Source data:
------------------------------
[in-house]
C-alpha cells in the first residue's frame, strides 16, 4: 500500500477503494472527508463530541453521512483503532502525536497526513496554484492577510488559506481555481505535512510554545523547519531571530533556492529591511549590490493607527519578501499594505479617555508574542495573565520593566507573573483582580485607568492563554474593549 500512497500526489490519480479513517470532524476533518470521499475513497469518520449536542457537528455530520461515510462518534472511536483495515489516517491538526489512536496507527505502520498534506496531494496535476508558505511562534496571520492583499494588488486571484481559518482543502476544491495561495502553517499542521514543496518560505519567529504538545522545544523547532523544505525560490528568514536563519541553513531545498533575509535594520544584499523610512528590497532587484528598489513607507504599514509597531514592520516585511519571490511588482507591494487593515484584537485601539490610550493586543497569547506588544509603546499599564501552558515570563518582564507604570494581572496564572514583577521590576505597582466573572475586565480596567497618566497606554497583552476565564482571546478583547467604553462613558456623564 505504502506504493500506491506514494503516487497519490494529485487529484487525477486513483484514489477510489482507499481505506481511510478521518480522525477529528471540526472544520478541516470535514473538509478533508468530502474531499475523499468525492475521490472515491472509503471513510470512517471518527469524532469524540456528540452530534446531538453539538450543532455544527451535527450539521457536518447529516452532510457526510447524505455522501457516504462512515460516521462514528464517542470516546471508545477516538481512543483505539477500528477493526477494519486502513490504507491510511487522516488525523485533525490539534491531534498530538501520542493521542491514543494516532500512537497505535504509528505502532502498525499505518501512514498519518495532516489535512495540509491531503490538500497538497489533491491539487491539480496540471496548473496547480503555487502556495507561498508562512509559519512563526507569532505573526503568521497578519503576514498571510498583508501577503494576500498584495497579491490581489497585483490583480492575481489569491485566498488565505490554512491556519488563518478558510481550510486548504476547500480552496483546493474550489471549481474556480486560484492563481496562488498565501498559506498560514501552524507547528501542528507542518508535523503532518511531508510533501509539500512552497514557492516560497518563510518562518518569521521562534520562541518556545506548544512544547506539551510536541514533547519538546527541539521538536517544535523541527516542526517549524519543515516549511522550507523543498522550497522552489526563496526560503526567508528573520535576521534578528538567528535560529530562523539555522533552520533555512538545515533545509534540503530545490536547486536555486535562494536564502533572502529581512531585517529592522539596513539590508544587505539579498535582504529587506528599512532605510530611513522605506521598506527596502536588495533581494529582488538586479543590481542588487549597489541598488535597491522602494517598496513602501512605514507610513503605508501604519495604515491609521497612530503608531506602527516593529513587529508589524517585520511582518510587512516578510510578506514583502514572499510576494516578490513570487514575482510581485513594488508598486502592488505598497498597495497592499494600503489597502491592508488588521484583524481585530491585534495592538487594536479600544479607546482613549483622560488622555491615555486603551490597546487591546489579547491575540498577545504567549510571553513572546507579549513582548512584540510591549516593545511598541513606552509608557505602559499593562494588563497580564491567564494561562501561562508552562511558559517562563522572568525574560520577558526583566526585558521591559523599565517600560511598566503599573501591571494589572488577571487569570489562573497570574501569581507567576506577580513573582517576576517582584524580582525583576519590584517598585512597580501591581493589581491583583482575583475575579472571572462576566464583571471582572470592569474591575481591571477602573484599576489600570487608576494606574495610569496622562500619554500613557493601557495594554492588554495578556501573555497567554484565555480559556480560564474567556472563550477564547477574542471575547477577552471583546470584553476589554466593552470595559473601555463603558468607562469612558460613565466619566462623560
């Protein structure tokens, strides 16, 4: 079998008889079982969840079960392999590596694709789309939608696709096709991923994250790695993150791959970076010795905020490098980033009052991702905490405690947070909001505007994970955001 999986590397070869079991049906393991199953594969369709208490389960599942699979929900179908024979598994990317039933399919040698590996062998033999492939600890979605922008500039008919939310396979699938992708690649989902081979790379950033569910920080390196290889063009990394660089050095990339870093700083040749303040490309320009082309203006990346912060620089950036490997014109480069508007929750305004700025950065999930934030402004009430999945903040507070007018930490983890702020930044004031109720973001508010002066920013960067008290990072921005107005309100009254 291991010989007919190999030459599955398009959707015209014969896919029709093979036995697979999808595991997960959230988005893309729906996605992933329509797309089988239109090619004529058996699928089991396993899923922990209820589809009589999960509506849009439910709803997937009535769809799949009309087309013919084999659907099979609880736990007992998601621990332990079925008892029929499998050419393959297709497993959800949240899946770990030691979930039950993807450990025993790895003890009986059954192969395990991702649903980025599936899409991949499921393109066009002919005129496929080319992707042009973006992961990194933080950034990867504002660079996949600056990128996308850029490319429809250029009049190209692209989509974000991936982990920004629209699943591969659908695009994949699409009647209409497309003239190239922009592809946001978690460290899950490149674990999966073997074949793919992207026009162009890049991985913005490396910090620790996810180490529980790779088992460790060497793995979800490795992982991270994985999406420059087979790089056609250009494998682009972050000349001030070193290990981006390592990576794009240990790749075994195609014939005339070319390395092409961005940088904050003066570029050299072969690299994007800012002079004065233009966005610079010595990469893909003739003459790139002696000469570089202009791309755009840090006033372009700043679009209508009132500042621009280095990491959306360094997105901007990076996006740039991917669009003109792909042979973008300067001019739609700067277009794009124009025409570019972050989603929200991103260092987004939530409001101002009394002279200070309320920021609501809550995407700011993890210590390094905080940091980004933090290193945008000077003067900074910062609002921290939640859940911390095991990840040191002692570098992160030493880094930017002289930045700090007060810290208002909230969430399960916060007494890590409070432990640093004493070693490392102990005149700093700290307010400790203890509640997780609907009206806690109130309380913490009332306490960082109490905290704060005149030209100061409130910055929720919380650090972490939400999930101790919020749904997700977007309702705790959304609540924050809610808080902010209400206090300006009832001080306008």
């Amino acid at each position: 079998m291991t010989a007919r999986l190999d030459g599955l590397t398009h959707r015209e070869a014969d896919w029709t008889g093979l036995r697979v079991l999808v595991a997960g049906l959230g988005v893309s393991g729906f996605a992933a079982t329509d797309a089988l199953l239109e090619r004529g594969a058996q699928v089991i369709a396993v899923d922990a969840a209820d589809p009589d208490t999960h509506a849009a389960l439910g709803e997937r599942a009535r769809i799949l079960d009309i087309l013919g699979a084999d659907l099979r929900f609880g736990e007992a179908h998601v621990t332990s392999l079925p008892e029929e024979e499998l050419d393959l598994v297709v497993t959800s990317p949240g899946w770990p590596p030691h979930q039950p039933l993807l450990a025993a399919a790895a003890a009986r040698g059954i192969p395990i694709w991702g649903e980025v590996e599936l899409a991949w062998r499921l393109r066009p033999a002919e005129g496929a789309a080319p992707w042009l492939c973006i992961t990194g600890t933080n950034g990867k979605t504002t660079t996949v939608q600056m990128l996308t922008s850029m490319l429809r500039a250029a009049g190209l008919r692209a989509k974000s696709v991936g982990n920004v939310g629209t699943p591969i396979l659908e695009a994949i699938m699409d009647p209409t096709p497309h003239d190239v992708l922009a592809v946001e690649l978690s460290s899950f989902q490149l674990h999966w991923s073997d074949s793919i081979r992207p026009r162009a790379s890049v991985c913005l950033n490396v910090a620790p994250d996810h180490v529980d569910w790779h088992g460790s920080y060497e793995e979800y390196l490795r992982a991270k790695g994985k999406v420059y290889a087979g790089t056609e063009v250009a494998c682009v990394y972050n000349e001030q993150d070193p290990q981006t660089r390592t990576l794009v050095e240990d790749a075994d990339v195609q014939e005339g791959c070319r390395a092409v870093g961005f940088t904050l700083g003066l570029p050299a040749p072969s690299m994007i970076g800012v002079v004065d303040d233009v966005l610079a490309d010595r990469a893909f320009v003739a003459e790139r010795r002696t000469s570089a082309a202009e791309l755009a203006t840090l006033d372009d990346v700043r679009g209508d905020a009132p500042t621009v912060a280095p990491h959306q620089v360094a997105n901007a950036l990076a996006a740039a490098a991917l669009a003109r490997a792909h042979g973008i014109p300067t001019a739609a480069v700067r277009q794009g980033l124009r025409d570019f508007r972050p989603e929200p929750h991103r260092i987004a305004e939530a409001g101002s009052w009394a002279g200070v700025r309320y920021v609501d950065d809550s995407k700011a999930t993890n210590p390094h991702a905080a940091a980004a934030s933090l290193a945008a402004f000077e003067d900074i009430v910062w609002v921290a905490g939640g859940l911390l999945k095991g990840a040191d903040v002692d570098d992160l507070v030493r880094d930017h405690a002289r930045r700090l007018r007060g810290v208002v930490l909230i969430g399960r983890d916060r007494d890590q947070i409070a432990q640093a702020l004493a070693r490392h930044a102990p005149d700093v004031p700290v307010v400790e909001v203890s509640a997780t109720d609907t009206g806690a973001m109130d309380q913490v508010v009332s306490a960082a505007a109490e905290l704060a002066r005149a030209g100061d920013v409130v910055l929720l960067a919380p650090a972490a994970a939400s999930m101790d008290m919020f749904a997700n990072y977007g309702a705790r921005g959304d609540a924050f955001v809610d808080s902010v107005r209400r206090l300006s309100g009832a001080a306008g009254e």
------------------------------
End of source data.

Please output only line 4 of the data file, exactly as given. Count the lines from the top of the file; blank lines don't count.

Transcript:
């Amino acid at each position: 079998m291991t010989a007919r999986l190999d030459g599955l590397t398009h959707r015209e070869a014969d896919w029709t008889g093979l036995r697979v079991l999808v595991a997960g049906l959230g988005v893309s393991g729906f996605a992933a079982t329509d797309a089988l199953l239109e090619r004529g594969a058996q699928v089991i369709a396993v899923d922990a969840a209820d589809p009589d208490t999960h509506a849009a389960l439910g709803e997937r599942a009535r769809i799949l079960d009309i087309l013919g699979a084999d659907l099979r929900f609880g736990e007992a179908h998601v621990t332990s392999l079925p008892e029929e024979e499998l050419d393959l598994v297709v497993t959800s990317p949240g899946w770990p590596p030691h979930q039950p039933l993807l450990a025993a399919a790895a003890a009986r040698g059954i192969p395990i694709w991702g649903e980025v590996e599936l899409a991949w062998r499921l393109r066009p033999a002919e005129g496929a789309a080319p992707w042009l492939c973006i992961t990194g600890t933080n950034g990867k979605t504002t660079t996949v939608q600056m990128l996308t922008s850029m490319l429809r500039a250029a009049g190209l008919r692209a989509k974000s696709v991936g982990n920004v939310g629209t699943p591969i396979l659908e695009a994949i699938m699409d009647p209409t096709p497309h003239d190239v992708l922009a592809v946001e690649l978690s460290s899950f989902q490149l674990h999966w991923s073997d074949s793919i081979r992207p026009r162009a790379s890049v991985c913005l950033n490396v910090a620790p994250d996810h180490v529980d569910w790779h088992g460790s920080y060497e793995e979800y390196l490795r992982a991270k790695g994985k999406v420059y290889a087979g790089t056609e063009v250009a494998c682009v990394y972050n000349e001030q993150d070193p290990q981006t660089r390592t990576l794009v050095e240990d790749a075994d990339v195609q014939e005339g791959c070319r390395a092409v870093g961005f940088t904050l700083g003066l570029p050299a040749p072969s690299m994007i970076g800012v002079v004065d303040d233009v966005l610079a490309d010595r990469a893909f320009v003739a003459e790139r010795r002696t000469s570089a082309a202009e791309l755009a203006t840090l006033d372009d990346v700043r679009g209508d905020a009132p500042t621009v912060a280095p990491h959306q620089v360094a997105n901007a950036l990076a996006a740039a490098a991917l669009a003109r490997a792909h042979g973008i014109p300067t001019a739609a480069v700067r277009q794009g980033l124009r025409d570019f508007r972050p989603e929200p929750h991103r260092i987004a305004e939530a409001g101002s009052w009394a002279g200070v700025r309320y920021v609501d950065d809550s995407k700011a999930t993890n210590p390094h991702a905080a940091a980004a934030s933090l290193a945008a402004f000077e003067d900074i009430v910062w609002v921290a905490g939640g859940l911390l999945k095991g990840a040191d903040v002692d570098d992160l507070v030493r880094d930017h405690a002289r930045r700090l007018r007060g810290v208002v930490l909230i969430g399960r983890d916060r007494d890590q947070i409070a432990q640093a702020l004493a070693r490392h930044a102990p005149d700093v004031p700290v307010v400790e909001v203890s509640a997780t109720d609907t009206g806690a973001m109130d309380q913490v508010v009332s306490a960082a505007a109490e905290l704060a002066r005149a030209g100061d920013v409130v910055l929720l960067a919380p650090a972490a994970a939400s999930m101790d008290m919020f749904a997700n990072y977007g309702a705790r921005g959304d609540a924050f955001v809610d808080s902010v107005r209400r206090l300006s309100g009832a001080a306008g009254e």